1. Definitely use the porta potty one last time. I cannot pee while I am swimming.
2. Don't put my goggles on so tight that I have a headache. That darn headache lasted all day.
3. Pack advil in my bike aid bag, just in case I do put the goggles on too tight.
4. I cannot grab water bottles with my right hand.
5. Lots of people pee on the bike = another reason not to draft! I choose to use the porta potties and was happy with that decision. I could get off my bike for those few seconds and not have a gross tri suit for the rest of the race.
6. Power walk through the water stops. I tended to take my good old time - I had no idea I was doing so well in my age group.
7. It isn't necessary to change clothes. I wore my tri suit the entire time and I was happy I didn't have to worry about changing.
8. The volunteers are absolutely amazing.
9. Most importantly, I learned that I can push myself further than I ever thought possible.
I woke up about 4:00AM. My stomach was twisted with nerves, but I forced myself to have some oatmeal and a banana. My parents and I then headed down to the check-in. We had to take a bus to the swim start because the swim was a point-to-point. Once we got to the swim start, we had to wait around for over an hour before we could jump into the water. Time went by quickly talking to those in line next to me - they helped calm my nerves and get excited about the day in front of me. Soon enough, I was at the edge of the dock and jumped in!
The swim was very fast! I was able to follow someone's feet in front of me and let the current do its work. Since the course was point-to-point, I didn't have to worry about spotting - so awesome! The water was really warm (84F) - I hardly ever get hot swimming, but I was definitely hot, even in just my tri suit.
The swim flew by. Soon enough I was in the transition area, putting on my helmet and running out to the bike. Overall, the course was much more crowded than I expected. It felt very congested, especially at the beginning.
I was riding fast and my legs felt good; however, I still had a headache from my silly goggles and soon enough things started to go downhill. It started getting hot - and I mean very hot - about 1hr into the bike. The heat just kept getting worse. It got up to a high of 97, the sun was relentless and it seemed to reflect off the pavement. The first thing I noticed was that I was going through my nutrition bottles (Infinit) almost twice as fast as I had planned. Then, I started to feel sick to my stomach (on top of the silly headache from my goggles). The water stops seemed to take forever to get to and my body temperature just kept getting higher. The last 16mi (Choo is 116mi bike) were the longest 16 miles EVER!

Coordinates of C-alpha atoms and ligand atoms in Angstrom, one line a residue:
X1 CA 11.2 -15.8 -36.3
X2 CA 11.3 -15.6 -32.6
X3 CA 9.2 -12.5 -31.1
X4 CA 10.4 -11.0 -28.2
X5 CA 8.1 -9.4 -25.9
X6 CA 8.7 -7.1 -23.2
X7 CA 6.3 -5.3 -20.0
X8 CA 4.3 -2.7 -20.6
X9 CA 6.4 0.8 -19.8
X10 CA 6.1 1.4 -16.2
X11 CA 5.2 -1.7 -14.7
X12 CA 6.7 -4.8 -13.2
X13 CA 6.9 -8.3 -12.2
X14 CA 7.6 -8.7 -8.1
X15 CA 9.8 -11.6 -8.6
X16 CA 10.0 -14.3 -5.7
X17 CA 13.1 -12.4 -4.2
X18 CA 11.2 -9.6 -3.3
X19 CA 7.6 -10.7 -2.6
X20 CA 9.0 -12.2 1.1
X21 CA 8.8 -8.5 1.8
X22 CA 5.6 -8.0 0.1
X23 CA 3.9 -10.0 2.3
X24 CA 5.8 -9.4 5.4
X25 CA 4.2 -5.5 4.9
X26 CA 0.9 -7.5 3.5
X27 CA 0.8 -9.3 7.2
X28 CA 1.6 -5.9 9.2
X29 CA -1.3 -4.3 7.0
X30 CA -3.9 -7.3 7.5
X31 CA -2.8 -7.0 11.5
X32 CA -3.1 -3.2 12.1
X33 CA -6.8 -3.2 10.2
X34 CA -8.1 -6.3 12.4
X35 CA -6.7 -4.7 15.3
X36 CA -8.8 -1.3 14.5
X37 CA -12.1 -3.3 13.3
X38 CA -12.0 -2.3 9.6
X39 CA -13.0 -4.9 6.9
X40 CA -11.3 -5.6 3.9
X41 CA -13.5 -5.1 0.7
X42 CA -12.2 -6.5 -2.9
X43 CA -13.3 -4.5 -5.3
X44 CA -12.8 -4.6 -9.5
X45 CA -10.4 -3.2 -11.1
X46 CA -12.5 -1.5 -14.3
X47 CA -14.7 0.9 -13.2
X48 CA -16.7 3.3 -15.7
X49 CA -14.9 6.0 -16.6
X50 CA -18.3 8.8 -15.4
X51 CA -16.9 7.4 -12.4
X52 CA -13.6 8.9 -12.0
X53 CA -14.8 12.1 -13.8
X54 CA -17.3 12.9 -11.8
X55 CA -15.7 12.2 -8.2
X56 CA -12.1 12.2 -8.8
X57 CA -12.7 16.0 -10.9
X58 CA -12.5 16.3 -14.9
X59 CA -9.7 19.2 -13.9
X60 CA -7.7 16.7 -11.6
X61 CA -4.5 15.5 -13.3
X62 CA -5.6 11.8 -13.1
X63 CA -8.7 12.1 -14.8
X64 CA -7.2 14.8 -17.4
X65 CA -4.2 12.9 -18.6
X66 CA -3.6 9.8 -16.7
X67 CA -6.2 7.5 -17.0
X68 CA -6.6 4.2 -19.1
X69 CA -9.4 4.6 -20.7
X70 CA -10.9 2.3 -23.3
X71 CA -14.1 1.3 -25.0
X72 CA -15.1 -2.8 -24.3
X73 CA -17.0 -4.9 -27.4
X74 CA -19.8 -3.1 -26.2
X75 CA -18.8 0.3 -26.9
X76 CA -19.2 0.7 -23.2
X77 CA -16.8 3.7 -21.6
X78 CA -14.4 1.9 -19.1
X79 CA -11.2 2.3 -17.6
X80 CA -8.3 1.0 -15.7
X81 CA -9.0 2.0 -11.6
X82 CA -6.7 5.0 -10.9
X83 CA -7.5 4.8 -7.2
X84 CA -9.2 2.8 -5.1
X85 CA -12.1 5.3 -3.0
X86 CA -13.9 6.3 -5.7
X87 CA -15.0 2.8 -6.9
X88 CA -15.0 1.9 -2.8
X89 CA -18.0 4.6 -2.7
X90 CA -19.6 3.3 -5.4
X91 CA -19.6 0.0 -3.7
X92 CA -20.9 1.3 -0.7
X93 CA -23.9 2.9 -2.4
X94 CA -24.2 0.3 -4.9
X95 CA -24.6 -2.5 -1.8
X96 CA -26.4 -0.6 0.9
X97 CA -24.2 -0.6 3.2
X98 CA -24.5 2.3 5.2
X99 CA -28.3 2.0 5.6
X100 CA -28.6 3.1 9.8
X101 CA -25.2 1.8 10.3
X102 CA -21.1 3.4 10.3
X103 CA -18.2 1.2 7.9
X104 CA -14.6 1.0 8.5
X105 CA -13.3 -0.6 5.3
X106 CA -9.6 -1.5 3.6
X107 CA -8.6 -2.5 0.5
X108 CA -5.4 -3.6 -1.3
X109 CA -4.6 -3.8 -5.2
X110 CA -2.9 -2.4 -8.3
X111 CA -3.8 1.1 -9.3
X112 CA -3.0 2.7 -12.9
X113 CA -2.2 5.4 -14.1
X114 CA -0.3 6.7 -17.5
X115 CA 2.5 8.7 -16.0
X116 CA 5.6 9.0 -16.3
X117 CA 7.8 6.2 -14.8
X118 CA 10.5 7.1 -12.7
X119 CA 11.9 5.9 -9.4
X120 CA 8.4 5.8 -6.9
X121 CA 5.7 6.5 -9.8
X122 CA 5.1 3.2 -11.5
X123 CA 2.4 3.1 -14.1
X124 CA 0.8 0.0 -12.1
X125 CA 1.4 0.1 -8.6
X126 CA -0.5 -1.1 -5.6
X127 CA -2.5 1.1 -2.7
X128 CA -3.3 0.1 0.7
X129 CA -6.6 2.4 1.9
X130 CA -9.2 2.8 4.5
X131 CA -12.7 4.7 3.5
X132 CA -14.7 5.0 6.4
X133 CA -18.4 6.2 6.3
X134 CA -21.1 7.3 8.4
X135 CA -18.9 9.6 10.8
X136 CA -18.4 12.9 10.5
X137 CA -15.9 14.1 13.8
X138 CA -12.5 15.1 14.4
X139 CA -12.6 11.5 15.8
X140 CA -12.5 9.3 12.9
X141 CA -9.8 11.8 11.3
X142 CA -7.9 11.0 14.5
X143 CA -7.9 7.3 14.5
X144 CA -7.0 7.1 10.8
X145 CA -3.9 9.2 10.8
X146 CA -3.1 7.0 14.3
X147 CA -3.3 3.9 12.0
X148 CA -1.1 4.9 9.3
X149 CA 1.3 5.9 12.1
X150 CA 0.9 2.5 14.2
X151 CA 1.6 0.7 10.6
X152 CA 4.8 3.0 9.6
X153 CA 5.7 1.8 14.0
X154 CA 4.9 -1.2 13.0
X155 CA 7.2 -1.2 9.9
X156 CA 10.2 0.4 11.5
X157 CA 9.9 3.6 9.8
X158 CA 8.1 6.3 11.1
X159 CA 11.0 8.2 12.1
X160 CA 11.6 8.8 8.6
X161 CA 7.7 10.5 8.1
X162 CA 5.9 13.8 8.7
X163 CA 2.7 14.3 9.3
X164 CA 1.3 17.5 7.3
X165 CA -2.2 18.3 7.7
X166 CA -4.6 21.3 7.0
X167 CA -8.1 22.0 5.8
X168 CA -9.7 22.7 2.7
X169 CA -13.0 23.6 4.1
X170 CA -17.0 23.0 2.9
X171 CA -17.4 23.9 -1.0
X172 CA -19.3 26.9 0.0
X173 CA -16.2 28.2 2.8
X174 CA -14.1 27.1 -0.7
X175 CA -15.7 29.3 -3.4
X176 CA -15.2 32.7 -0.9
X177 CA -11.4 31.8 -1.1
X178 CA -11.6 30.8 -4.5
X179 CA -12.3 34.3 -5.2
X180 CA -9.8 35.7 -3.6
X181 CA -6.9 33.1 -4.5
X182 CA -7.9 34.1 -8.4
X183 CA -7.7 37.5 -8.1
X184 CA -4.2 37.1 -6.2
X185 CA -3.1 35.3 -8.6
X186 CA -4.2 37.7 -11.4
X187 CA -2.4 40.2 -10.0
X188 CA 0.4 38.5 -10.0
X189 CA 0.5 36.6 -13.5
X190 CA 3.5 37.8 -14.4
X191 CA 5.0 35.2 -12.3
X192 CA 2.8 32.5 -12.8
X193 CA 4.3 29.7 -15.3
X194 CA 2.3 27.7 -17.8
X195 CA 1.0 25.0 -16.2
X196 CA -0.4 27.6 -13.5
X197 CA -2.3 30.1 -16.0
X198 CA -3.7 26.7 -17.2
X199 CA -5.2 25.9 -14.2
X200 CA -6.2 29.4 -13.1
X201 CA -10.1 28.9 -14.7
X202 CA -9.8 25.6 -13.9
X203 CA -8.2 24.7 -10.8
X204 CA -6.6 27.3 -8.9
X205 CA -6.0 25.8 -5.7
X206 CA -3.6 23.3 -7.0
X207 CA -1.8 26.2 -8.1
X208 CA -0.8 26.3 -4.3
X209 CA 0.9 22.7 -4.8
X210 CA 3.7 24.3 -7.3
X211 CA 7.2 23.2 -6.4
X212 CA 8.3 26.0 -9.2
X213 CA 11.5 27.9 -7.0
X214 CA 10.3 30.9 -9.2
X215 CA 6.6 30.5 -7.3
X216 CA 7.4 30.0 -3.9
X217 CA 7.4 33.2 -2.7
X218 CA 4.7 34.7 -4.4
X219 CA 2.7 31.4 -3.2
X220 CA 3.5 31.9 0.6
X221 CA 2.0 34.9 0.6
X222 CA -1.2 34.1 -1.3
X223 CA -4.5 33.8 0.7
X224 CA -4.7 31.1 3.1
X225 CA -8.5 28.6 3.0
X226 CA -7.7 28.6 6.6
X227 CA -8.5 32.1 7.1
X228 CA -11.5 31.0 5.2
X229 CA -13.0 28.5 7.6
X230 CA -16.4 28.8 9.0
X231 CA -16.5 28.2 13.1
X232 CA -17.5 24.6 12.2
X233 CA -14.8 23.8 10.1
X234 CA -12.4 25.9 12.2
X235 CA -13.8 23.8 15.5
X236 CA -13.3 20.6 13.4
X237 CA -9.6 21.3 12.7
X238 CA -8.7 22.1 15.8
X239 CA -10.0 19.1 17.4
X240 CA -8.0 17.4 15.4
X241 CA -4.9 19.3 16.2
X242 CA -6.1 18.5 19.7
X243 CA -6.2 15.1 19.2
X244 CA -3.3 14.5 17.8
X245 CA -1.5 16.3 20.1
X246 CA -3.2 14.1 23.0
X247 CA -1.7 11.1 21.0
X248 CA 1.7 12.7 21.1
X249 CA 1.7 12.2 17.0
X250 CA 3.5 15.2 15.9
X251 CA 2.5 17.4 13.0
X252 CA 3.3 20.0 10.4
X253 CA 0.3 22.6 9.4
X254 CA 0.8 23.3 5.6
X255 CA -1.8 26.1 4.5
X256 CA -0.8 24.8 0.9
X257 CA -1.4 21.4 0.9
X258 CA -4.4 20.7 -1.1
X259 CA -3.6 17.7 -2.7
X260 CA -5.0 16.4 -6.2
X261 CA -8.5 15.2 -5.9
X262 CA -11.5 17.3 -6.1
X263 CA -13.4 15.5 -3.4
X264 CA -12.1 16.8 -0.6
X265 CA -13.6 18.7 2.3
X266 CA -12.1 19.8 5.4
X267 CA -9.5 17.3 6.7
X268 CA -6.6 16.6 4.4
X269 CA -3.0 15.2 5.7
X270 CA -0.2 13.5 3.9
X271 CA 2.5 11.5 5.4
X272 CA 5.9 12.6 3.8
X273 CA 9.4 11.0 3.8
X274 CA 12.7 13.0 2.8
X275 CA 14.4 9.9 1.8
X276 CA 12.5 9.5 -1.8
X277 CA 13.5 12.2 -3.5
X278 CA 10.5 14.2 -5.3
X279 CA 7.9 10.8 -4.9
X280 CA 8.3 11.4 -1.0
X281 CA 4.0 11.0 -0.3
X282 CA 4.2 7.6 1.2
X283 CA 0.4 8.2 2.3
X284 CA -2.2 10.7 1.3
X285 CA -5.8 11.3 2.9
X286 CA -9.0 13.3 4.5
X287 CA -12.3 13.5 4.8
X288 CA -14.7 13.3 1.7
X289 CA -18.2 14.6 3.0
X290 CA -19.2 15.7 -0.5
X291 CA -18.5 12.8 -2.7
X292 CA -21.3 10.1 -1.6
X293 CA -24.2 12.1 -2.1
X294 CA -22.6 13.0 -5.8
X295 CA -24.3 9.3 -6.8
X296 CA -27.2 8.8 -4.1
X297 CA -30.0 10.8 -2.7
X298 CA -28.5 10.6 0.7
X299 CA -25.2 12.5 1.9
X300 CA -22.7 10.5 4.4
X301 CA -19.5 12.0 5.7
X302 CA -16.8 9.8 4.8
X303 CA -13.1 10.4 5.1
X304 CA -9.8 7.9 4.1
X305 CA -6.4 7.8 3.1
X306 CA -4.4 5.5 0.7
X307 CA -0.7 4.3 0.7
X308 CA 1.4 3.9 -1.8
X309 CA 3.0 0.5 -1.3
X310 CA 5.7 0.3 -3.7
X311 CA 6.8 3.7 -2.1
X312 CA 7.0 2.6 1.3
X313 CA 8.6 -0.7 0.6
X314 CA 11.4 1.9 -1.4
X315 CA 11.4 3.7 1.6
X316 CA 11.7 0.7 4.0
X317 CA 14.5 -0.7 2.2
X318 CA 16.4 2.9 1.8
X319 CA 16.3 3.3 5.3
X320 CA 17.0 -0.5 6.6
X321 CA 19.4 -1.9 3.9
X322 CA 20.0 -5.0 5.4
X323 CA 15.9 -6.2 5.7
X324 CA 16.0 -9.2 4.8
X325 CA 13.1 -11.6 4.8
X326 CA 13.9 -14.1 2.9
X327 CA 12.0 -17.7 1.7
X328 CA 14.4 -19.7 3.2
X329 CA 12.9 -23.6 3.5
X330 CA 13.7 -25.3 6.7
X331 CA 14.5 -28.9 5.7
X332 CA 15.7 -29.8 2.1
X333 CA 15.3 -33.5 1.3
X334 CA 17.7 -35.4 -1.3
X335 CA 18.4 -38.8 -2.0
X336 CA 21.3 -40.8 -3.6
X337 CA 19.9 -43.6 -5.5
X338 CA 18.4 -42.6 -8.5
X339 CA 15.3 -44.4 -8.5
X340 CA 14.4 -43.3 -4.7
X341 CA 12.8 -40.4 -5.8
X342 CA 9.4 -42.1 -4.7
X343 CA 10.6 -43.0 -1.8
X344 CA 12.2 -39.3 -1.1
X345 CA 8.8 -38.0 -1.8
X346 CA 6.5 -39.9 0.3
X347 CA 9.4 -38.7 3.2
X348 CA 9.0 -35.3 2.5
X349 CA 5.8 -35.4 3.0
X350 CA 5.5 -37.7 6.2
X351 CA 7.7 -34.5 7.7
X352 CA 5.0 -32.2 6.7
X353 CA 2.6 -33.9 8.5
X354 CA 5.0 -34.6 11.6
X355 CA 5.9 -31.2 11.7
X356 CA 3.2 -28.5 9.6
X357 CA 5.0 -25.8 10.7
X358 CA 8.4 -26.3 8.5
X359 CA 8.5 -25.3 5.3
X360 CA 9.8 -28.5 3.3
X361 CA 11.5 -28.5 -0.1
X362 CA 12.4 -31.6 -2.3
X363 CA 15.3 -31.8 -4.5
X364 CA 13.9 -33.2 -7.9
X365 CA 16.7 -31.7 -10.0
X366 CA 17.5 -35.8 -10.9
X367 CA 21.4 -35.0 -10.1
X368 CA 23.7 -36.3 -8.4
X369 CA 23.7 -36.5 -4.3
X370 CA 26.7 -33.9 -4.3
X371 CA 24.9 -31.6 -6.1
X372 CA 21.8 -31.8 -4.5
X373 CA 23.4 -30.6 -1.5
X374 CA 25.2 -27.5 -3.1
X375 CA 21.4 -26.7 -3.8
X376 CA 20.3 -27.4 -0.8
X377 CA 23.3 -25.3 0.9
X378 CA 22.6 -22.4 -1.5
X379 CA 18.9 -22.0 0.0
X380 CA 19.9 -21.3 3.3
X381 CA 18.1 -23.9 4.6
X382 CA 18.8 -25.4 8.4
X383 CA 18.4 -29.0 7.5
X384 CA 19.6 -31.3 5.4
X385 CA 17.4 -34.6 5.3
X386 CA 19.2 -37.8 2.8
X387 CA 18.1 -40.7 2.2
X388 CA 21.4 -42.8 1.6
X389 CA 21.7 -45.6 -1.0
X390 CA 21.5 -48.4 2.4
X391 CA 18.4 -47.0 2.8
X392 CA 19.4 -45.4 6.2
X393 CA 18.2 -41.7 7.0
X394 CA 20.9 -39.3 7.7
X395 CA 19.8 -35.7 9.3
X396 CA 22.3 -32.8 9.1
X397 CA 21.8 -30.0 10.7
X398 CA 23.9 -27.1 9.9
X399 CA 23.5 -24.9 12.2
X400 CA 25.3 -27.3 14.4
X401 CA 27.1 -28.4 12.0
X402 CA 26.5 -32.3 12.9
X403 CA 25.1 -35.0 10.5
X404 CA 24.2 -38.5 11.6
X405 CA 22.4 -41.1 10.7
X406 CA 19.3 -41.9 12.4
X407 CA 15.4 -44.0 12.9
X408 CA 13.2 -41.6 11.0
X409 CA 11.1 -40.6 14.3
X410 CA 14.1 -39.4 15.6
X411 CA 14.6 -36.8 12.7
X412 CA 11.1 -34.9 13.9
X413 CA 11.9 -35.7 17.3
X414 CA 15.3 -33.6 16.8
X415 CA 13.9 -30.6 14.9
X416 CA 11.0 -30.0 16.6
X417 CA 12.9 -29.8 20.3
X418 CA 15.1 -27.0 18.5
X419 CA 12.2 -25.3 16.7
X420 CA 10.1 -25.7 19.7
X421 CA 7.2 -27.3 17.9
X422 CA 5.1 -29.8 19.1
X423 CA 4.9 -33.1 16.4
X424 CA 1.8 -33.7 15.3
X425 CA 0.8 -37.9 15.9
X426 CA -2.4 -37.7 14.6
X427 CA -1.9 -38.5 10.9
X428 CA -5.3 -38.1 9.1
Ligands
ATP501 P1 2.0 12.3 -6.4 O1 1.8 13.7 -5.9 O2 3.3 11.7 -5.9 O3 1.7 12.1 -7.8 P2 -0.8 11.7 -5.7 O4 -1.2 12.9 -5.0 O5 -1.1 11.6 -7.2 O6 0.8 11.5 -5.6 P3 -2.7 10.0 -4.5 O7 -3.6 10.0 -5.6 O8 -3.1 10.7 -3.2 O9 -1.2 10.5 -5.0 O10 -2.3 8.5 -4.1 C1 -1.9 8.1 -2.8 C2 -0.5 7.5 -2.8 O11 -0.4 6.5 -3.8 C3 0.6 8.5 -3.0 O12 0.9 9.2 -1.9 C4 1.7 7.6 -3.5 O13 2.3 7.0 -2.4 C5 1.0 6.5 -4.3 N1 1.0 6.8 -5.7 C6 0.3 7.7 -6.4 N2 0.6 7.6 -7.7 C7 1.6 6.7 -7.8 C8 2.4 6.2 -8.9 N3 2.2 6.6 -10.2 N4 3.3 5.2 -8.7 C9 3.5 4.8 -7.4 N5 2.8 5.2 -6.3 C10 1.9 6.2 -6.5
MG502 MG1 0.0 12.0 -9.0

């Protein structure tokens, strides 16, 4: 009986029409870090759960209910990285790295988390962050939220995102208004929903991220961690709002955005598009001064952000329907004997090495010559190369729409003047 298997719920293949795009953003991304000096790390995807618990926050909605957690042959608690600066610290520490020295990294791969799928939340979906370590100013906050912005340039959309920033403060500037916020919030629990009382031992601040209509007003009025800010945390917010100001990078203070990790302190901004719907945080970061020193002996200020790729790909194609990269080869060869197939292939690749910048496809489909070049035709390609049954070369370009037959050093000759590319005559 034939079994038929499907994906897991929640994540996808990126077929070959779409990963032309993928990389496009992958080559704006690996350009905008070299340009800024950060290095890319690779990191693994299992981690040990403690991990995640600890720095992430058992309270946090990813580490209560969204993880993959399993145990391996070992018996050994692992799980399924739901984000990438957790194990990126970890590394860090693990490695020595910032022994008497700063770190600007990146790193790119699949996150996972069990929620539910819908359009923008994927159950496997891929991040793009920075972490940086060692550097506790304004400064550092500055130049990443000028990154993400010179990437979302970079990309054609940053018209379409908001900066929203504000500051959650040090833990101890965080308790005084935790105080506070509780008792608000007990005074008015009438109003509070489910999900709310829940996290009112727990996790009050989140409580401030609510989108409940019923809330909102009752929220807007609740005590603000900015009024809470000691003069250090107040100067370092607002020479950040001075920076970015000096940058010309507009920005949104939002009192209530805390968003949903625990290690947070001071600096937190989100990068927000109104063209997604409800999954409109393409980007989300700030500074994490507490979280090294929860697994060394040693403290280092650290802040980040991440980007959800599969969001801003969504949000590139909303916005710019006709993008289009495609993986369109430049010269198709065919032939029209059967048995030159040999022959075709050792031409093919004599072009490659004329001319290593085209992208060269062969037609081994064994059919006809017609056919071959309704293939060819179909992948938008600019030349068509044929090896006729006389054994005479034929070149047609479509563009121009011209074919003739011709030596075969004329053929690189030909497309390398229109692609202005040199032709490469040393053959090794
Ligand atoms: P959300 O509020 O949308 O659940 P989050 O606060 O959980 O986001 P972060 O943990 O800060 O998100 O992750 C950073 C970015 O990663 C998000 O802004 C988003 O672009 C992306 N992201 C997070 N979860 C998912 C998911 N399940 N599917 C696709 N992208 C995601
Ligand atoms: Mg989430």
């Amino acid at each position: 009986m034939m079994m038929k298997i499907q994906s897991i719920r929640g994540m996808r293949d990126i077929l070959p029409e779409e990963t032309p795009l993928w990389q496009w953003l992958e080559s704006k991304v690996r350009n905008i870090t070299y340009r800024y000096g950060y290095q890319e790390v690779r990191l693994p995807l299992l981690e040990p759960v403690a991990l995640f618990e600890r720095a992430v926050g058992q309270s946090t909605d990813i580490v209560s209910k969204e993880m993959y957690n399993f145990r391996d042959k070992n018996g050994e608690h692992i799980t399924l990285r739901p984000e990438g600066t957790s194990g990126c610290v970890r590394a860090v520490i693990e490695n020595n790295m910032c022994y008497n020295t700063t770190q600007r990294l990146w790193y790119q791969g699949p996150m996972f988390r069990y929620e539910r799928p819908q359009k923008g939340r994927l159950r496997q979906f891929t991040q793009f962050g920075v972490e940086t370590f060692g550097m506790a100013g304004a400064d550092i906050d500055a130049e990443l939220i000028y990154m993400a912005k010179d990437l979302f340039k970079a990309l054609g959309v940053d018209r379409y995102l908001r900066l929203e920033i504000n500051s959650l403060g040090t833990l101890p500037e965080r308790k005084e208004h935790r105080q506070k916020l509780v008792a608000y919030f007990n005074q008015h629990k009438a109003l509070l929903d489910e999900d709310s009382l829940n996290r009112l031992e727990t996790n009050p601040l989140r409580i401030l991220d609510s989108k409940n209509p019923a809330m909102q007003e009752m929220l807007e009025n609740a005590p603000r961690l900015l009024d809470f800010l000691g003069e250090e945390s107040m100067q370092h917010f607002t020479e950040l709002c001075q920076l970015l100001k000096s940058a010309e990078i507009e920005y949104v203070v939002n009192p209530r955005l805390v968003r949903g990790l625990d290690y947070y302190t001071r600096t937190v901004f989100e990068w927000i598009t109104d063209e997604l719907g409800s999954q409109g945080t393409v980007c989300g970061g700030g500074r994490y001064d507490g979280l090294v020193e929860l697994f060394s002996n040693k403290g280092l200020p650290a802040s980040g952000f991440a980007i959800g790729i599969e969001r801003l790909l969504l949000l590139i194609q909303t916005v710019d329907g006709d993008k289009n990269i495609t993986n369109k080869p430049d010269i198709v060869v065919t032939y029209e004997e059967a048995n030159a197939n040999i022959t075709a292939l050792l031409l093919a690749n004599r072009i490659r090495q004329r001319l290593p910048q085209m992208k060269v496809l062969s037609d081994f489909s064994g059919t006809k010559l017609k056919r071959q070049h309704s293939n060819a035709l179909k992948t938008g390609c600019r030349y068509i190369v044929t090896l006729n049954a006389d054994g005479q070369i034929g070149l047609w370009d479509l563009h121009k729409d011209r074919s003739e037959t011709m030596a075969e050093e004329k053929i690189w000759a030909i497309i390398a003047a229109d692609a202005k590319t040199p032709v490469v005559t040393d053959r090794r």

I came across a sign with the saying "IRONMAN: Difficult? Yes, Impossible? No" and it almost made me want to cry. Not sure why, I think it was just because I felt totally defeated and I wasn't sure I could continue onto the run.
I got off my bike and I had no clue how I was going to run a marathon. I felt very nauseous, dehydrated, and lightheaded.
A HUGE THANK YOU goes to my volunteer in T2. She completely turned things around for me! She sat me down, gave me ice cubes, a wet rag, and some much needed encouragement. I thought "Ok, let's see if I can just make it to mile marker 1".
I literally took it mile by mile. Once I got to a water stop, I grabbed ice and rubbed it on my neck and wrists. I couldn't take any water, Gatorade, or Gu because it made me feel even more nauseous. Finally, around mile 16-18 I started to feel a little less nauseous and I was able to take some sips of chicken broth and eat some potato chips. Definitely a weird fueling plan, but the chips tasted so good!
The support on the run was absolutely amazing! We ran through a neighborhood and everyone was out on their yards cheering us along. Soon enough, I reached mile marker 16 and I thought "OK, only 10 more, I can do this!"
The finish was something I will NEVER forget. The sun had finally gone down and I was starting to feel better. When I ran up to the finish line, there was nobody else around, so I heard everyone cheering me a long and finally those words I have been longing to hear "From Cincinnati, Ohio - Sarah Jacobson - You are an Ironman!"
Where do I begin? I think I first must give a huge THANK YOU to everyone!
- My friends that ran, biked, and swum with me all summer long.
- My PT that not only fixed my injuries, but gave me the confidence to continue with training and get to the starting line
- My parents, who provide so much love and support. They 100% understood when I couldn't come up to Cleveland because I had to get in a bike ride, they listened and encouraged me when I was down, and as always, they were there every step of the way lifting me up.
- The volunteers, who stood out there in 97 degree heat - kids, parents, friends, family members - they were amazing! I felt so incredibly crummy, but they helped get me through. Most especially the girl at T2. I never thought I could continue in the marathon, but she was so sweet and patient and helped me keep on going. Words cannot describe the amount of respect these volunteers deserve.
- The list goes on and on. I am so incredibly grateful to have such a great support system.
Chattanooga was absolutely gorgeous!
I am not going to lie, I was a little intimidated by everyone at the check-in. So many fancy bikes! And it was HOT - I was sweating just standing in heat; however, as one guy I an into put it "that is all part of the Ironman".
My favorite part of the expo was the inspiring videos they showed. It truly put into perspective what enormous hurdles others have been through to get here.